Figure 1  shows a low-rise condominium building in Toronto constructed in the late 1970s. The brick cladding extended approximately 600mm below grade and terminated onto the podium deck slab. The exposed bricks were found to be badly cracked and spalled at some locations. This was likely caused by moisture entrapment in the bricks. Brick drainage was nearly impossible due to the waterproofing membrane being in-stalled directly overtop the brick face.

Figure 2  is from a high-rise commercial office building in Toronto, constructed in 1991. The curtain wall cladding system terminated approximately 300mm above the podium deck slab. Immediately below the curtain wall pressure plate is a 100mm void space (previously concealed with metal flashing but removed in this photo) and a 200mm tall concrete curb. Hot-applied waterproofing was installed on the podium deck slab and terminated flush with the surface of the asphalt pavement (removed in this photo). There was no waterproofing membrane joining the curtain wall to the concrete curb.

CONSIDERATIONS

As previously discussed, improperly detailed cladding to podium deck transitions can result in premature cladding failures, water and moisture infiltration and premature podium waterproofing failures. The CMHC guideline for brick masonry does, however, provide some relief.

Figure 3 and Figure 4  indicate transitions between brick masonry systems to inverted flat roofs (on concrete roof slabs). In both details, the waterproofing membrane is continuous, from the brick masonry to the horizontal roof slab. At the 90-de-gree turn, where the waterproofing would normally be exposed to weather elements and direct sunlight, the water-proofing system is protected by rigid insulation or metal flashing.

In my opinion, this is an ideal detail and circumstance. A similar detail should be prepared for cladding to podium deck transition. In general, cladding systems should never finish below-grade and there should never be void spaces between the cladding system and the podium deck waterproofing system. Continuity of the waterproofing systems must be maintained. However, most membranes are not UV-stable and cannot be left exposed to environmental conditions. A potential solution is integrating concrete curbs to protect membranes.

PROPOSED DETAIL

Concrete curbs provide protection for waterproofing membranes without compromising the membrane’s continuity. The designer needs to take into account podium deck finishes (asphalt pavement, granular overburden, landscaping, etc.). The height of the curb should be at least the depth of the overburden plus minimum grade terminations, as specified in CMHC guidelines.
Figure 5 is a sample detail for a brick masonry termination to a podium deck slab. The podium slab is protected with a hot-applied waterproofing system, then concealed with compacted granular and a concrete topping (not shown, for clarity). The curb extends approximately 150mm above the concrete topping and protects the continuity of the waterproofing membrane behind it. Each building will have unique circumstances. It is up to the building designer to verify the adequacy, practicality and implementation of their transition details.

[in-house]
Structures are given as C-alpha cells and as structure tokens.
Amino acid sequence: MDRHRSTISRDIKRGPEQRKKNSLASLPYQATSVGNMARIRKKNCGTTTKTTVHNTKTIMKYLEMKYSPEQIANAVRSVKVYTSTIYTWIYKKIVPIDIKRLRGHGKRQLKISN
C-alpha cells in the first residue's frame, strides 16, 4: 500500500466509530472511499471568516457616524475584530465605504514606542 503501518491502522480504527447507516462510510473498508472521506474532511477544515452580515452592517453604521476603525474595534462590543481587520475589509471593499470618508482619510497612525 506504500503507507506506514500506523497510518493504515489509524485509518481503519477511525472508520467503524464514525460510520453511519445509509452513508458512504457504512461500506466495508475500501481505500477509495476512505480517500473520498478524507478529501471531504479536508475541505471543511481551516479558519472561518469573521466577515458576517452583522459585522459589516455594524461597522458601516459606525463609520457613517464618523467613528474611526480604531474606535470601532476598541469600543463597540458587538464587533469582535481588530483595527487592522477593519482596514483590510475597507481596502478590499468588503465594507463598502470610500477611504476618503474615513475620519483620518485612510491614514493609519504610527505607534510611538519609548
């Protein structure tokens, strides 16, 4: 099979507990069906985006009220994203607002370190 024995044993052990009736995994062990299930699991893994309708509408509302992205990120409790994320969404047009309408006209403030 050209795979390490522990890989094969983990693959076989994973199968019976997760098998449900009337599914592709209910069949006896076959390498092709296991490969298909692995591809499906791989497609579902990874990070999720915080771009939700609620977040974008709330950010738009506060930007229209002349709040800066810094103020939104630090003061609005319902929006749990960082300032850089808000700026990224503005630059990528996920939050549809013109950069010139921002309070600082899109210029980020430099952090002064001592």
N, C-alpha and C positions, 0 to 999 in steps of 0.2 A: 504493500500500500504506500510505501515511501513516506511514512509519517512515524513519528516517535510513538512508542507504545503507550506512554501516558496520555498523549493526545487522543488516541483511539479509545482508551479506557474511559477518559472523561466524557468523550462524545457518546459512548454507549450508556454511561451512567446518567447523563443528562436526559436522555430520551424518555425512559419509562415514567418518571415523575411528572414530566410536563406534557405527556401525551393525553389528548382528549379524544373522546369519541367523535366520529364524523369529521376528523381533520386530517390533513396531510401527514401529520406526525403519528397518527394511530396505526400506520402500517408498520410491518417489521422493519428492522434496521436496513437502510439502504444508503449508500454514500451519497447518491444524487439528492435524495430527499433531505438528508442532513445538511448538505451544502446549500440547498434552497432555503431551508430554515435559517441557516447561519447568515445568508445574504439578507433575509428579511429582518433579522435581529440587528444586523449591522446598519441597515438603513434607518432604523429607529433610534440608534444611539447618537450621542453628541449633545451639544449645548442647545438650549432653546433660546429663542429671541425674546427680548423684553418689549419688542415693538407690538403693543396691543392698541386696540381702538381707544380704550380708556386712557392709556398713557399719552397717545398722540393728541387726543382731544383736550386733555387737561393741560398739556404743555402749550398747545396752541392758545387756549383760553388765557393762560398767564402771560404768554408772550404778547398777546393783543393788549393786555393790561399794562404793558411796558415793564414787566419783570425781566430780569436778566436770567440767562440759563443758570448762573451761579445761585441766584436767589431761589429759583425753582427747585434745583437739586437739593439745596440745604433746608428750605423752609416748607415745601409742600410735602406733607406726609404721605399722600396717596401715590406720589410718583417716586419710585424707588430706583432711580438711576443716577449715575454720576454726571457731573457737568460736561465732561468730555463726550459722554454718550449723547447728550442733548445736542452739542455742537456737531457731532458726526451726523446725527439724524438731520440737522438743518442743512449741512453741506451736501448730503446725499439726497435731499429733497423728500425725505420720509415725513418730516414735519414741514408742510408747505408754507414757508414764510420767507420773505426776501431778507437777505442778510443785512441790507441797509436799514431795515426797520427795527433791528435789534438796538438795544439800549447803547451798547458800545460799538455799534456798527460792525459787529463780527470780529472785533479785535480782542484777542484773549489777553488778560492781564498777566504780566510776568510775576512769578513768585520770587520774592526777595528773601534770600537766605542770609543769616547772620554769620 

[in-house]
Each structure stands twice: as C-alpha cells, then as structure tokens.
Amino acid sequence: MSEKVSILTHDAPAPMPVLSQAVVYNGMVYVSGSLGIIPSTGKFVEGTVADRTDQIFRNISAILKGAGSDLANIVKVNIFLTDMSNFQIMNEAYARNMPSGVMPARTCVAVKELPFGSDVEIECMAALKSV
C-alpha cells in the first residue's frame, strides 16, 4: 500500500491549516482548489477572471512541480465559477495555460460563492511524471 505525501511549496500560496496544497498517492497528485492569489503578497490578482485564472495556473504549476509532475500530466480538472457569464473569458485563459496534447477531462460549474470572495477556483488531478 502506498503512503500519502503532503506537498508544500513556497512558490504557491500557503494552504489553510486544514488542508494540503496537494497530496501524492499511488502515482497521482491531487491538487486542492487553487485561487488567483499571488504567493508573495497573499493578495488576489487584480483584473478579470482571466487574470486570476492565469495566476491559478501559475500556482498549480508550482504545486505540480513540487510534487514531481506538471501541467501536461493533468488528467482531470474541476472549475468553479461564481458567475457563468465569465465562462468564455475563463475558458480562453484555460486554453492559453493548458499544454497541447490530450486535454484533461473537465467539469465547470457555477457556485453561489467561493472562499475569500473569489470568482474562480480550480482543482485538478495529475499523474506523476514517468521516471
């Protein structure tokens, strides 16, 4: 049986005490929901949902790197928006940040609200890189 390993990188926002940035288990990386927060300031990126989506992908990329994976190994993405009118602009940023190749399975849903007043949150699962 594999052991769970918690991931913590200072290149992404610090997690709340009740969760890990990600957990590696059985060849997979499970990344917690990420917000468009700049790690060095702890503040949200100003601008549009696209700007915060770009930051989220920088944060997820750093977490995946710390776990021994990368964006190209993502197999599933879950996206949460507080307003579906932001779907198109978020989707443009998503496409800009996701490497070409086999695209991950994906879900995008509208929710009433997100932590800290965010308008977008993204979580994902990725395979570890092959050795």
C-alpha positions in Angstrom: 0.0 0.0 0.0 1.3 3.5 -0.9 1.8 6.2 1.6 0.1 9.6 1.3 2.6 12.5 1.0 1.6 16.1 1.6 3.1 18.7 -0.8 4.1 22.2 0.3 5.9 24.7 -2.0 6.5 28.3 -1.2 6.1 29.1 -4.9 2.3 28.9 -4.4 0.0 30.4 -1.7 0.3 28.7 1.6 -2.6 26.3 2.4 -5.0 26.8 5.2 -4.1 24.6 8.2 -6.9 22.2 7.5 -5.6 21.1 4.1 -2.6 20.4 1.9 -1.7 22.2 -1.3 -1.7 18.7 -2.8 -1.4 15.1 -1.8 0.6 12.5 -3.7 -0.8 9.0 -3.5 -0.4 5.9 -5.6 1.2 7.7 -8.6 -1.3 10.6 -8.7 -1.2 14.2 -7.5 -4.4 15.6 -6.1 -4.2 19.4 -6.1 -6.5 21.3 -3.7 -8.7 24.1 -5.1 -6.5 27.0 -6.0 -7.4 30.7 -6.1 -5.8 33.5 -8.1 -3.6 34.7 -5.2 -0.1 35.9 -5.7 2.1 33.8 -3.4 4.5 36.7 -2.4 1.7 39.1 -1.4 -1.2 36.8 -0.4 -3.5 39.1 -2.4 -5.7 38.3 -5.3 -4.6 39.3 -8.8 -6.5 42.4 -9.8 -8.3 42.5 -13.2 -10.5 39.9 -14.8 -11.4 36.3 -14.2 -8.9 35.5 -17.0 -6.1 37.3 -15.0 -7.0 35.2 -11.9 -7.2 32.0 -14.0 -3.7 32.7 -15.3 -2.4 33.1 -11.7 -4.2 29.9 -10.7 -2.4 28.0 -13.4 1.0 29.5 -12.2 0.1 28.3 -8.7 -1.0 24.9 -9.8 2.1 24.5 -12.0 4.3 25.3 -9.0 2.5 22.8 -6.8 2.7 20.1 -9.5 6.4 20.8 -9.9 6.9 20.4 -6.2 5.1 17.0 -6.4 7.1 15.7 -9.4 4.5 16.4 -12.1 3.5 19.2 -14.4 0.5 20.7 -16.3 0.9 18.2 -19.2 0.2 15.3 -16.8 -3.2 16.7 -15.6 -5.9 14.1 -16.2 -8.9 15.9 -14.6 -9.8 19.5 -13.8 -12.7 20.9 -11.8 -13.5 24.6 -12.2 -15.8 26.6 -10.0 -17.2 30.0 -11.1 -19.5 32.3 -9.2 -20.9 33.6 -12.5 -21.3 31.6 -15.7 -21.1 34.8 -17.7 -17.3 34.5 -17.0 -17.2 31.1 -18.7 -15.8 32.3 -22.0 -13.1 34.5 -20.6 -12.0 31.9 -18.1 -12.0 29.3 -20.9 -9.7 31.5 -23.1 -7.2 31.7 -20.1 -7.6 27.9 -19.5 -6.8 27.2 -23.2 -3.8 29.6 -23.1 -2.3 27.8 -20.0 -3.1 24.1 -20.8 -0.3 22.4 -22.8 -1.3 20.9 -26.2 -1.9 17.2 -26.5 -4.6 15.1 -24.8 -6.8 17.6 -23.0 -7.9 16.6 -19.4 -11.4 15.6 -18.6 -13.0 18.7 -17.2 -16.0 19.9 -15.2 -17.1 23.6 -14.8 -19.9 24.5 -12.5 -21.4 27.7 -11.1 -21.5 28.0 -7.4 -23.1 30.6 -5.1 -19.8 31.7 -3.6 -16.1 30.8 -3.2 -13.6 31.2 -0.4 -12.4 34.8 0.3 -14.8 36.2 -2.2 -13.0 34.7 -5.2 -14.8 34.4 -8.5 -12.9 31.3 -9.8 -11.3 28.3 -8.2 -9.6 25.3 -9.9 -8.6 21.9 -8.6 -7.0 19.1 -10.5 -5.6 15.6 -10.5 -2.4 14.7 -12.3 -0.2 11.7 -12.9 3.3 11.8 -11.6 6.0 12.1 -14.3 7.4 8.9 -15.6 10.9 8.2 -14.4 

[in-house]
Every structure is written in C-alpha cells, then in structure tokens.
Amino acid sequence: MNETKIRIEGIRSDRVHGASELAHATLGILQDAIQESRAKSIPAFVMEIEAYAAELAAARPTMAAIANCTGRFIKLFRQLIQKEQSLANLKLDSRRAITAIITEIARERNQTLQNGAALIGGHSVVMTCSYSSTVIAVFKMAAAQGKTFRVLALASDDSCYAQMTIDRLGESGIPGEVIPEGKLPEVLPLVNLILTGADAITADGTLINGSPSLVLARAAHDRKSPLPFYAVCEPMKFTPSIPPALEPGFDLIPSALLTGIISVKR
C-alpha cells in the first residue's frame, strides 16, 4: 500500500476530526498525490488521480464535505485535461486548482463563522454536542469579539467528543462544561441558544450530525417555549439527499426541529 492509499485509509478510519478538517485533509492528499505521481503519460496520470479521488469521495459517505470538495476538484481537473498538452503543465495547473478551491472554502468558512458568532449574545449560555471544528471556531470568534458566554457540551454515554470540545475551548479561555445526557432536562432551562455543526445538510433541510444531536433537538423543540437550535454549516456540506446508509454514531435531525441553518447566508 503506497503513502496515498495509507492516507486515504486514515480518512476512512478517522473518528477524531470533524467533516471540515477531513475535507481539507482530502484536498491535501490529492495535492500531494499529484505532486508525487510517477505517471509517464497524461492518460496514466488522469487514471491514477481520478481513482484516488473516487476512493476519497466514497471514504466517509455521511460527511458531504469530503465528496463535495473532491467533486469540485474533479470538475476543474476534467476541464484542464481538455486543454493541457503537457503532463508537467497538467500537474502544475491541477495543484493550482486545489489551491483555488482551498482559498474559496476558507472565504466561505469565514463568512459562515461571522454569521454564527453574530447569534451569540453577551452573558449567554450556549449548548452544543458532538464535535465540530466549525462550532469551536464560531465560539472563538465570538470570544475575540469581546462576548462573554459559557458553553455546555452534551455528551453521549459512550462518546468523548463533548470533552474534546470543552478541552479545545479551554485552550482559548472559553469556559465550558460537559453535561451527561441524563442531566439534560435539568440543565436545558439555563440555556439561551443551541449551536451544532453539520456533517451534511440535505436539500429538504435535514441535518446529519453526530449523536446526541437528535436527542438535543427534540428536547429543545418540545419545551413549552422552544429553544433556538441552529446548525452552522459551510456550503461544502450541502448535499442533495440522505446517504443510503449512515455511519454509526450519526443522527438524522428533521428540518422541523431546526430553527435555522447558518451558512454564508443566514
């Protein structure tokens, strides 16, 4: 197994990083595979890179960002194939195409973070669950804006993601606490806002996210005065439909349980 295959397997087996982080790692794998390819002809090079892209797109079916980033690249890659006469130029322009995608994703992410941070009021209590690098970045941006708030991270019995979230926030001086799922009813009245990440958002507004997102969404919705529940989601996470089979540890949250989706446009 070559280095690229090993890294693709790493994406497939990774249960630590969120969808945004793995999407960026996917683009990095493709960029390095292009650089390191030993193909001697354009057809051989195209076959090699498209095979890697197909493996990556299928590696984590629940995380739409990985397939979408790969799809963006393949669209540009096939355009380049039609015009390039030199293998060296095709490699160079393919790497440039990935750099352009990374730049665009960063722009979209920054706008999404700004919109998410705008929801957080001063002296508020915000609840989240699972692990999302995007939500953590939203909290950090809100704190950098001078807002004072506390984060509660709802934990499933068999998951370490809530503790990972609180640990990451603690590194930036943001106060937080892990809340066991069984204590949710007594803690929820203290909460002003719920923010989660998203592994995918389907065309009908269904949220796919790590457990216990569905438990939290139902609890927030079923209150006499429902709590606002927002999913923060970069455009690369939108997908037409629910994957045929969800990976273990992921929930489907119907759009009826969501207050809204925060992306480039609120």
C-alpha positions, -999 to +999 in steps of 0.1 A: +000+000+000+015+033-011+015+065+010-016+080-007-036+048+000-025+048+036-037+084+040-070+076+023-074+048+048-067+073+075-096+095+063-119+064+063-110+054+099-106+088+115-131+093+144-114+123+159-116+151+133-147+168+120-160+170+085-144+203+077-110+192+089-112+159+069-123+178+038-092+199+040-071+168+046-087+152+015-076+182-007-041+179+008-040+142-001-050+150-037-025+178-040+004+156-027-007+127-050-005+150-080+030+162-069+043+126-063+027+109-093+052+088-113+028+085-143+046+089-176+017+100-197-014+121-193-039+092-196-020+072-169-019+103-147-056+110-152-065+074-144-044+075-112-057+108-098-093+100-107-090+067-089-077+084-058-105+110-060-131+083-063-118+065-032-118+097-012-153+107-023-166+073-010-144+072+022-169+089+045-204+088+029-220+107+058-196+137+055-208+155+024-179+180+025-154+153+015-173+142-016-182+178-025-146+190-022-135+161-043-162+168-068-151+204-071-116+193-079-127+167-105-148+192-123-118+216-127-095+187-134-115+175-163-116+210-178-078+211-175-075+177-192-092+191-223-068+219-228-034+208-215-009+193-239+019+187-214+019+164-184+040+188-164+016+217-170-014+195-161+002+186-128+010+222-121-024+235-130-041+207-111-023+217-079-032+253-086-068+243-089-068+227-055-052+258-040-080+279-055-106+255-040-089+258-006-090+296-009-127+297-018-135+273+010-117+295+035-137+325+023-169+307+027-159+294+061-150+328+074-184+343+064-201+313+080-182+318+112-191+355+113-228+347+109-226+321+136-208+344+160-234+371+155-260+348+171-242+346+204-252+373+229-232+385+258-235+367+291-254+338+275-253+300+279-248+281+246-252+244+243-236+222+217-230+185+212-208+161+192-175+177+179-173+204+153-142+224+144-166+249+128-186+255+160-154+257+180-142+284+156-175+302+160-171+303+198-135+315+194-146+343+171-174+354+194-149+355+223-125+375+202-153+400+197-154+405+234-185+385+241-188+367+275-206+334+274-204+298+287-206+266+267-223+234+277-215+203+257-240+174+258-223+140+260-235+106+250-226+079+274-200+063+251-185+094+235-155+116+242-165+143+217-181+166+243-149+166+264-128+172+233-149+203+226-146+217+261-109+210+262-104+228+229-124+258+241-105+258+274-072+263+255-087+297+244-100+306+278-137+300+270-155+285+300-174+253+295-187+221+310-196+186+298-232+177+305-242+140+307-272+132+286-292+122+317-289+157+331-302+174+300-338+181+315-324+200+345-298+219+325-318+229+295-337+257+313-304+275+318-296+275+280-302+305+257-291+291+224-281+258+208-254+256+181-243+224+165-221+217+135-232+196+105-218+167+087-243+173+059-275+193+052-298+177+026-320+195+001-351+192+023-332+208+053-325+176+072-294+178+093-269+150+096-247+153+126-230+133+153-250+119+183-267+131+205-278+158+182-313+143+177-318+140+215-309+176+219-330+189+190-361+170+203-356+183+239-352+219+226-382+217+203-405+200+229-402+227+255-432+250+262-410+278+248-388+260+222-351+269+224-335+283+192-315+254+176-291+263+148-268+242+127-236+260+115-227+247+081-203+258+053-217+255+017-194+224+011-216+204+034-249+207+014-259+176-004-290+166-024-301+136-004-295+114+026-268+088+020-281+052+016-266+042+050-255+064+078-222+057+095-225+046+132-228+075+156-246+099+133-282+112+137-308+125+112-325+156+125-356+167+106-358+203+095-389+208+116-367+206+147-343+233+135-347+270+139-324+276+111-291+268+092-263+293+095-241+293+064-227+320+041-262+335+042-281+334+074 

Although this may seem trivial in the grand scheme of building design, restoration and building science consultants frequently face challenges in solving waterproofing failures and difficult-to-find leaks. In some cases, the issue can be resolved by improving or correcting an existing detail. In other cases, cladding systems need to be locally modified or replaced due to poor base building design. It is the intention of this article to identify the challenge in designing effective cladding to podium deck transitions and I hope that designers will consider this issue more carefully in future developments.

References:
1. www1.toronto.ca/city_of_toronto/city_planning/zoning__environment/files/pdf/guide_lot_coverage.pdf
2. CSA S413, Appendix A
3. CMHC best practice guide for brick, detail 4.1, 4.7a and 4.7b, http://pub-lications.gc.ca/collections/collec-tion_2016/schl-cmhc/NH15-132-1-1997-eng.pdf
4. CMHC best practice guide for EIFS, detail 10, http://publications.gc.ca/collections/collection_2016/schl-cm-hc/NH15-424-2004-eng.pdf
5. CMHC best practice guide for curtain walls, detail 17, http://pub-lications.gc.ca/collections/collec-tion_2016/schl-cmhc/NH15-428-2004-eng.pdf
6. CMHC best practice guide for flashing, detail 2.1, www.civil.uwat-erloo.ca/beg/ArchTech/CMHC_ flashing_BPG%20Compact.pdf

 

Alon-b&w

Alon Gold, P.Eng., LEED AP is a senior project manager at Stephenson Engineering Ltd., in the Toronto office. He specializes in the review, analysis and restoration of buildings, particularly parking garages, podium decks, balconies and other structural building components. Alon is a graduate from McMaster University and has been working in the construction and consulting industries for almost 10 years.